Train to Kiama and back – 16 – Minnamurra to Albion Park


Lurking there behind the bushes is Dunmore House, about which there is a delightful ghost story recounted on the Kiama History blog, much as my father told it to me 60+ years ago! Shellharbour Council has more, taken from the 1959 book Green Meadows by W A Bayley. I used to have a copy bought in 1959 when I accompanied my parents and Grandfather Roy Christison to the centenary of Shellharbour Public School, of which my grandfather was then the oldest living headmaster.

George Laurence Fuller arrived in Australia aged 7 years. He had sailed from Ireland in 1839 with his father William, mother Ann, and six brothers and sisters. During the voyage typhus fever broke out among the passengers and Mr William Fuller died just thirteen days before reaching Sydney. Ann gave birth to a son who also died on the voyage. Two-year-old Charlotte died in quarantine in Sydney.

Ann Fuller opened a store in Corrimal Street, Wollongong, placing her young children in Liverpool and Parramatta Orphanage until she could afford to bring them home.

On leaving school, George assisted his mother in her shop keeping business. In 1852 he left for the goldfields on a small sailing vessel with a cargo of goods via Port Fairy Victoria, then by bullock team to Ballarat, a venture that established him financially.

In 1859 George Laurence Fuller married Sarah Miller of Gerringong. George purchased the “Victoria Stores” at Kiama that his brother Thomas and brother-in-law George Waldron had established.

In 1865, the southern division of the Peterborough Estate of Shellharbour was advertised for sale – 2,560 acres on the Minnamurra River adjoining the Terry’s Meadows Estate. George Fuller bought the property and named his new estate Dunmore after his old family home in Ireland. He built ‘Dunmore House’ of rubble blue metal, locally obtained.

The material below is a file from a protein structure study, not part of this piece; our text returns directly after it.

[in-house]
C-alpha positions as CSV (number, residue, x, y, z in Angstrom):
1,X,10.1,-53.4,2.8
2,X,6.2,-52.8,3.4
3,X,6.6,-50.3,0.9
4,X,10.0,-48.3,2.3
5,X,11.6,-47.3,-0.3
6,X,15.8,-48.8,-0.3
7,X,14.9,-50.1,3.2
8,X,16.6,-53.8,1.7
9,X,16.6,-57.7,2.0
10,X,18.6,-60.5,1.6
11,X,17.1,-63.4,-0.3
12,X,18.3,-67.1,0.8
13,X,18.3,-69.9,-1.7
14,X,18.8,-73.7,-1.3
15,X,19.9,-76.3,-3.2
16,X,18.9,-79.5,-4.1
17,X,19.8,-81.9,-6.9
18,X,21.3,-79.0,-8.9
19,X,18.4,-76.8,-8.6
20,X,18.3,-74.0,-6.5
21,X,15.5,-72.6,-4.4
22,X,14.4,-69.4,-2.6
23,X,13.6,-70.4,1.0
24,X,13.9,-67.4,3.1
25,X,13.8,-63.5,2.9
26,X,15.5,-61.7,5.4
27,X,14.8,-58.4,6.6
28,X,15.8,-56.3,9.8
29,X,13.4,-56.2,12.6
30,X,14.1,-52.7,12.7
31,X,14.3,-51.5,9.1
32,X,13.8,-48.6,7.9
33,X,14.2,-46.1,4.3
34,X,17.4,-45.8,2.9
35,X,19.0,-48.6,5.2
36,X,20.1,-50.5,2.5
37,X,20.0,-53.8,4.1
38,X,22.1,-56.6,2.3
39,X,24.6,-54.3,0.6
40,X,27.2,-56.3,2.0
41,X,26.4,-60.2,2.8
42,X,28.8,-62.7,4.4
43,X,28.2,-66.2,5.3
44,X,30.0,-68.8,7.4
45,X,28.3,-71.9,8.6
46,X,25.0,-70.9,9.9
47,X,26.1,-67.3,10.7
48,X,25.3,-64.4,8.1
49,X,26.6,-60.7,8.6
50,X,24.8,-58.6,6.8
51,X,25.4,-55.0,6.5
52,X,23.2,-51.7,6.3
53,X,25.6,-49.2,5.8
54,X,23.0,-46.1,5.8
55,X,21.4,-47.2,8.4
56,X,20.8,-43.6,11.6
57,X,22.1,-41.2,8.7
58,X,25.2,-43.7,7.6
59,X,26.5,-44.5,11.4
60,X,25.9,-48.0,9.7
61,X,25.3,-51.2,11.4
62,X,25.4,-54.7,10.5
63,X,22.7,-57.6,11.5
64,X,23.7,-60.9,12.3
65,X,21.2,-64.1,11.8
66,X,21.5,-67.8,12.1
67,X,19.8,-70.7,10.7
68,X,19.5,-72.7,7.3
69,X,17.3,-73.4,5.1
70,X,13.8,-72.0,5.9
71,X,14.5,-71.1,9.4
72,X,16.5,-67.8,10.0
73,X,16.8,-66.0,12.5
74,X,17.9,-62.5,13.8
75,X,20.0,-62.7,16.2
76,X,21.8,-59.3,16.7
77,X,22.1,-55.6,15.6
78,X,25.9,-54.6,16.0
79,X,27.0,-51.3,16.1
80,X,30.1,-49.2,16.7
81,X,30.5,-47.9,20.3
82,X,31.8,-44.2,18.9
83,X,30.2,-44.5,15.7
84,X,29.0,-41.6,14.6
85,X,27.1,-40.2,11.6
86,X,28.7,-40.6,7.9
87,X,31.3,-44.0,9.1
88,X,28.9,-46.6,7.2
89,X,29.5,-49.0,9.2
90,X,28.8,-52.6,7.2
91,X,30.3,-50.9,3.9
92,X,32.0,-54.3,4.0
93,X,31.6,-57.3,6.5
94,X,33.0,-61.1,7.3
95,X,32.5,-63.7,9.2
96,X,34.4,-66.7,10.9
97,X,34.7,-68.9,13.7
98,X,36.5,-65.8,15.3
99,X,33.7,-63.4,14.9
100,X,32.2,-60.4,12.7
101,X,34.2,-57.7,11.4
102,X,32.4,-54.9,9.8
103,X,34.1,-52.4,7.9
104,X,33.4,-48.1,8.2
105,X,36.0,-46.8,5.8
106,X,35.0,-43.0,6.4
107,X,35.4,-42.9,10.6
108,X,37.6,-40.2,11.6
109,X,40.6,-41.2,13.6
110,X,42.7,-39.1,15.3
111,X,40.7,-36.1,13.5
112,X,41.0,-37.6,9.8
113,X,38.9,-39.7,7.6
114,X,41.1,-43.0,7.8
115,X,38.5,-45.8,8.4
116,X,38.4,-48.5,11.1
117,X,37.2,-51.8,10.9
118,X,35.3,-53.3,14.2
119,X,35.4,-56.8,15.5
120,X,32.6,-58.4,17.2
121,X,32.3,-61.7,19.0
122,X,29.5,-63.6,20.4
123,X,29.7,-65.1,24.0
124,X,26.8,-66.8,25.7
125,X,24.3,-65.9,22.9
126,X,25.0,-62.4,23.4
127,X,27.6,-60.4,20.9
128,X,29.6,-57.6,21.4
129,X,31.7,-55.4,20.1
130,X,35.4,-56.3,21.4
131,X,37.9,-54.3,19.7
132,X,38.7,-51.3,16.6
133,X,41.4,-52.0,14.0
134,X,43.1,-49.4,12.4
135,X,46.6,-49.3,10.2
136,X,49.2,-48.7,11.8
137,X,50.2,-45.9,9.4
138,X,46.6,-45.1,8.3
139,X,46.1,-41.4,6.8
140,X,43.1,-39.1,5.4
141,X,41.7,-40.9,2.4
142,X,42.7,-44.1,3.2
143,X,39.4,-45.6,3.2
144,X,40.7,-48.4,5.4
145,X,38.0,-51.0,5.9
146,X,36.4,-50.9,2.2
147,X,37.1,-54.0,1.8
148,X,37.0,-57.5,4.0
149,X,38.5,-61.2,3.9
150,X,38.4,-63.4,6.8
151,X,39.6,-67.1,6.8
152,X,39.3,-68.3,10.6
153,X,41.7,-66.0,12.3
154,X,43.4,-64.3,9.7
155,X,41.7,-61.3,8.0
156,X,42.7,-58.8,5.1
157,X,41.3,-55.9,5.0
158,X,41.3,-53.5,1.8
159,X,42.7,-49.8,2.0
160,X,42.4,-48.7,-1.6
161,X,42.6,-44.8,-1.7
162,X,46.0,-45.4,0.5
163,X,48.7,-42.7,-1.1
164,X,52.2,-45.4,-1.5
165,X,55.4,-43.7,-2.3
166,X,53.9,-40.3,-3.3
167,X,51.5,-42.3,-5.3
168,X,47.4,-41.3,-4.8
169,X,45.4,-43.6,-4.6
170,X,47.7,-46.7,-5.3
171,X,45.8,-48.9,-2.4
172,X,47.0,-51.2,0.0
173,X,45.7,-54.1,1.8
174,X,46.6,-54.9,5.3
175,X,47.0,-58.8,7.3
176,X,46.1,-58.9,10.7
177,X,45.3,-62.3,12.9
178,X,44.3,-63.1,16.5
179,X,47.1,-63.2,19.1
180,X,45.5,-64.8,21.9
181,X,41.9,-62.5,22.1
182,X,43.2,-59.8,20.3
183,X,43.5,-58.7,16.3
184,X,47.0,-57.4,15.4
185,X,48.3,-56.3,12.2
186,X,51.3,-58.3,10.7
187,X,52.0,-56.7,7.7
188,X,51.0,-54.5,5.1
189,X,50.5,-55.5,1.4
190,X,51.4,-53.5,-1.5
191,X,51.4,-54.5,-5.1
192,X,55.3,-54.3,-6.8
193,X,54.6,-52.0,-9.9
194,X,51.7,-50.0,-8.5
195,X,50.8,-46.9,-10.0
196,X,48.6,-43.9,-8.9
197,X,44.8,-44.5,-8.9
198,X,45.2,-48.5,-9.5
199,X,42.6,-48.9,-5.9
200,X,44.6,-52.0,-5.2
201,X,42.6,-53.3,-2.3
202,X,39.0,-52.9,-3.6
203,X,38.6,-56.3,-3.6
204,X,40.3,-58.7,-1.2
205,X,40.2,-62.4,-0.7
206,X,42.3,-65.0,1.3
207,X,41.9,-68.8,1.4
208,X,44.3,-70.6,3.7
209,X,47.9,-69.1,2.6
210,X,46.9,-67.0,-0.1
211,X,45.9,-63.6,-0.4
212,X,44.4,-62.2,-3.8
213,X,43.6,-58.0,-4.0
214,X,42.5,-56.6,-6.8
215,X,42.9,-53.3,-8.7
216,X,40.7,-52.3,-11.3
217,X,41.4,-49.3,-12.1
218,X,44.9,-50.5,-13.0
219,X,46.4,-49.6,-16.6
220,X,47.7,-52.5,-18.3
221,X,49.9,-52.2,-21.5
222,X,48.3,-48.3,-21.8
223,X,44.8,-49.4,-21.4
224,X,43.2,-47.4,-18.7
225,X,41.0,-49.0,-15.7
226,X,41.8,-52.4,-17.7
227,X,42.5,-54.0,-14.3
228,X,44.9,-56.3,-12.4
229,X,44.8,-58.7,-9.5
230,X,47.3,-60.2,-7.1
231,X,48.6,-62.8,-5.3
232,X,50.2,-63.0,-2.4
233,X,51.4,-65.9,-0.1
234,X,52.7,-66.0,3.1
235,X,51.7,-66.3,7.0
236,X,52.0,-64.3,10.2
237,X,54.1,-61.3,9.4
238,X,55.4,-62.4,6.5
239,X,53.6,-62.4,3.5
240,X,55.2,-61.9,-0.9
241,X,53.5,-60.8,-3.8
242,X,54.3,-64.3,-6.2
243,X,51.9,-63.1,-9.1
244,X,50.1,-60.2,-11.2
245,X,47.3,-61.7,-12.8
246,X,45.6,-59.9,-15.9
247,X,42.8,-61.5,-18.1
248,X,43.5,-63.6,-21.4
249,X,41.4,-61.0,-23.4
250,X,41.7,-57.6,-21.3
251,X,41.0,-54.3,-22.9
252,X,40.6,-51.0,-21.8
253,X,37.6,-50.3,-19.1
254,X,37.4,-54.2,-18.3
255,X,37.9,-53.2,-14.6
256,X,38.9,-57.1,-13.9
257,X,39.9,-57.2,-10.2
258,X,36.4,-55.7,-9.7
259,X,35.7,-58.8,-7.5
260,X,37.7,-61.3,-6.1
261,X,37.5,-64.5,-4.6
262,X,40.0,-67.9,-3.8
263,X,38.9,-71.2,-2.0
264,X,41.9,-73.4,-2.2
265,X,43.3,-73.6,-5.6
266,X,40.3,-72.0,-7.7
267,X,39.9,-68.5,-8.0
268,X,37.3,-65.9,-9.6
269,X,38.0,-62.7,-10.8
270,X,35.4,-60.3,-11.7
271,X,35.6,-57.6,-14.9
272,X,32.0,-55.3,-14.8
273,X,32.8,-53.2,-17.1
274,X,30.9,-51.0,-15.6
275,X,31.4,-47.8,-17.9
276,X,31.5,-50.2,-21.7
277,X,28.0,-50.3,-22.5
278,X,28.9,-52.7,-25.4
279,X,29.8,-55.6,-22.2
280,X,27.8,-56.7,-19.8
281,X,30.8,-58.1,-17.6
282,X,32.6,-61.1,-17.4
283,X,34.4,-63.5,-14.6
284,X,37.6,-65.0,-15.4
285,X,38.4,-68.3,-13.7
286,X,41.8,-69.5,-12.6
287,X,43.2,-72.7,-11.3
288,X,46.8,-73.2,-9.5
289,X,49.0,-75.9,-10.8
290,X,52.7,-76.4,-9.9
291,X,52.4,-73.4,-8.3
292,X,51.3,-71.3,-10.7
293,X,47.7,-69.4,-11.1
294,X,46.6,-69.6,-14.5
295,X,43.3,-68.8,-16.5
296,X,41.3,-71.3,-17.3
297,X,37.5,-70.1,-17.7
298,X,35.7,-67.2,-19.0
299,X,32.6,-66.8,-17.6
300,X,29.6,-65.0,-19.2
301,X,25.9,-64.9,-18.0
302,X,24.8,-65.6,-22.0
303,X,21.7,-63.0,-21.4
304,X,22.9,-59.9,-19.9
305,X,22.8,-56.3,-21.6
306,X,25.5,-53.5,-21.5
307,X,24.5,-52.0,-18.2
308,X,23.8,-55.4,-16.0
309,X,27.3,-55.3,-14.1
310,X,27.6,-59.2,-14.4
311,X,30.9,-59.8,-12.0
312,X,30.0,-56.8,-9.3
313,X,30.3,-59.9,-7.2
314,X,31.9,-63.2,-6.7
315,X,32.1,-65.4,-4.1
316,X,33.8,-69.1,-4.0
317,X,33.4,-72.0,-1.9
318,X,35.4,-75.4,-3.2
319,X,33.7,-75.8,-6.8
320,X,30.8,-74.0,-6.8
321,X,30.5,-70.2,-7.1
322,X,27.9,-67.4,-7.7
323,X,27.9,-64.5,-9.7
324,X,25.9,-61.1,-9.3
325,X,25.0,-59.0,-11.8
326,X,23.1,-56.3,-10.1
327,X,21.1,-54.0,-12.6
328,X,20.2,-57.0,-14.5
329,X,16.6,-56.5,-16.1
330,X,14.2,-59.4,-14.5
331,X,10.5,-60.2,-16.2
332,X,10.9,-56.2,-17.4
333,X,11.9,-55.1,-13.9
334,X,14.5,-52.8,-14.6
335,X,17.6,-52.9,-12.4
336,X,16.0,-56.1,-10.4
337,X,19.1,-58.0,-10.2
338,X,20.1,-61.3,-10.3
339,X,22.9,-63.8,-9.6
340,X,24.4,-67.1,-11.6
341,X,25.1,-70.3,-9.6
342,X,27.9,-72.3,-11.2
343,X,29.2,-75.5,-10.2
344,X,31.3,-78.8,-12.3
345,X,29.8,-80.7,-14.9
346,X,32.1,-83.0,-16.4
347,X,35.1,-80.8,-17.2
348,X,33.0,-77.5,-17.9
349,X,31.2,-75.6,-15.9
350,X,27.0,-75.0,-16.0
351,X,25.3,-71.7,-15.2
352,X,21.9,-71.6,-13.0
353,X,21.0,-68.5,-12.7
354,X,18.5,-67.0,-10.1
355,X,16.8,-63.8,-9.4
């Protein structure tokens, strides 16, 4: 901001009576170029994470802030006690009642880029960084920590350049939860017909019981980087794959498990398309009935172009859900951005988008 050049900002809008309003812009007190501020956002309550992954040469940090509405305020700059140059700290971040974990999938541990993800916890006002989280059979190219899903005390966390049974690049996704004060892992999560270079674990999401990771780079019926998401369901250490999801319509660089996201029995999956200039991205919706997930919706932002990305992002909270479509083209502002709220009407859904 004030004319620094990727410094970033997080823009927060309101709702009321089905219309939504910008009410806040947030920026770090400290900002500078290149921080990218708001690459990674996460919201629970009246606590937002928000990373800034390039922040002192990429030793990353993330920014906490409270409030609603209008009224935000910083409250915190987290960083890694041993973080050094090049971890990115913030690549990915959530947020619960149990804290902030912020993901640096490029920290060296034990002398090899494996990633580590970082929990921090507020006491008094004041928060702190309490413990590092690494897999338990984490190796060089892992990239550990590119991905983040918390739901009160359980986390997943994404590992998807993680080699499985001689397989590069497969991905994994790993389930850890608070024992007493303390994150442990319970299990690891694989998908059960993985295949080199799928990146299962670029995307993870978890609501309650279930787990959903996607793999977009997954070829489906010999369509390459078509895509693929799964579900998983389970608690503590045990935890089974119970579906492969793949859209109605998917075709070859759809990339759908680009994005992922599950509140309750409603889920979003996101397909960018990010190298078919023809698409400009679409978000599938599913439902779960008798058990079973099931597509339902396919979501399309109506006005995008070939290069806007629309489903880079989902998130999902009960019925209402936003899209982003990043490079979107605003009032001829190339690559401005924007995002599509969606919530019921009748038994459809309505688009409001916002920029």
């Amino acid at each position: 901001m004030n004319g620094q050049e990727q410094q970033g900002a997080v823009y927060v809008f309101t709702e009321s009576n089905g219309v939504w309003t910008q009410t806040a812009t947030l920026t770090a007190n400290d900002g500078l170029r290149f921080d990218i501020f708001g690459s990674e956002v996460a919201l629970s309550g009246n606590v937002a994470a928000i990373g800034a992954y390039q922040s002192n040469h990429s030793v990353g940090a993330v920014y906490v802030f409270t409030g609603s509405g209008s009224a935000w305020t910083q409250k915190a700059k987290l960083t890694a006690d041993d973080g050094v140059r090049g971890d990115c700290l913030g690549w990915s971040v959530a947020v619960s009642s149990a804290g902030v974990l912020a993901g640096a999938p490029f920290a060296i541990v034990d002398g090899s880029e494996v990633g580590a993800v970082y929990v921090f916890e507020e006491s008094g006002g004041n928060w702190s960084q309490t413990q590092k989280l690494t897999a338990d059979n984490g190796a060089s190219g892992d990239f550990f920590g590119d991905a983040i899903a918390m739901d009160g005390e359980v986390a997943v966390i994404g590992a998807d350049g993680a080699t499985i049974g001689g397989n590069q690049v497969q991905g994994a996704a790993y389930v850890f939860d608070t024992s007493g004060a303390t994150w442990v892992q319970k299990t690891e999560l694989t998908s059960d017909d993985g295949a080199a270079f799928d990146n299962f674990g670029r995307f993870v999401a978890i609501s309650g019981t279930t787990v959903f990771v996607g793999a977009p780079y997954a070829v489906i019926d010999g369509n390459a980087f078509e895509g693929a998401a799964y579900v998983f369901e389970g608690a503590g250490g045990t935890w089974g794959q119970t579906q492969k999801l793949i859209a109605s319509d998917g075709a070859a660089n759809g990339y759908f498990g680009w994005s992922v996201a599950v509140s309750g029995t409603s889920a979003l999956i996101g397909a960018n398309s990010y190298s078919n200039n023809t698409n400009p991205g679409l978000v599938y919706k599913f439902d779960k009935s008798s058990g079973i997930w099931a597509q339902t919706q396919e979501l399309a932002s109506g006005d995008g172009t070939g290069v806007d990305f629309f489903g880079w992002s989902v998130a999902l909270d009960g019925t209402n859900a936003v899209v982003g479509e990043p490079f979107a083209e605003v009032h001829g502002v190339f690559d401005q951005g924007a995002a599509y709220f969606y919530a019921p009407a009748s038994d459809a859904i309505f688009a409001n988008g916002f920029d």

By 1880 George owned some 9,000 acres of the Peterborough Estate extending from Lake Illawarra to the Minnamurra River and west to Croome Albion Park. By the 1880s he had established a blue metal trade at Bass Point.

George and Sarah had thirteen children, George Warburton, Robert Miller, Frederick William, Ada Annie, Florence Elizabeth, Alfred Ernest, Sarah Emily, Edith Mary, Charles Laurence, Minnie Cunningham, Colin Dunmore, Archie Douglas, and Bryan Cecil.

George Warburton Fuller, born 1861 was to become the Hon Sir George Warburton Fuller Premier of New South Wales. Lieutenant Colonel Colin Dunmore Fuller DSO had a distinguished military career.

George Laurence Fuller is noted for his generosity to Shellharbour’s development. He gave 2 acres for a new school in 1883 called Minnamurra School built of local basalt at Swamp Road Dunmore. He contributed largely to the Municipality, providing tenant farmers to work the land, expanded the blue metal trade in 1885 providing cottages and work for the quarrymen. He gave land for the Shellharbour General Cemetery in 1894 to replace the old sand cemetery that was washing away at the foreshore and in 1896 gave land and a cash donation to build the Shellharbour School of Arts in Mary Street Shellharbour. He also established a racecourse on cleared land at Albion Park Rail between the railway line and Macquarie Rivulet.

George Laurence Fuller died in 1917, and is buried in the Presbyterian section of Bombo Cemetery, Kiama, leaving an influential and famous family.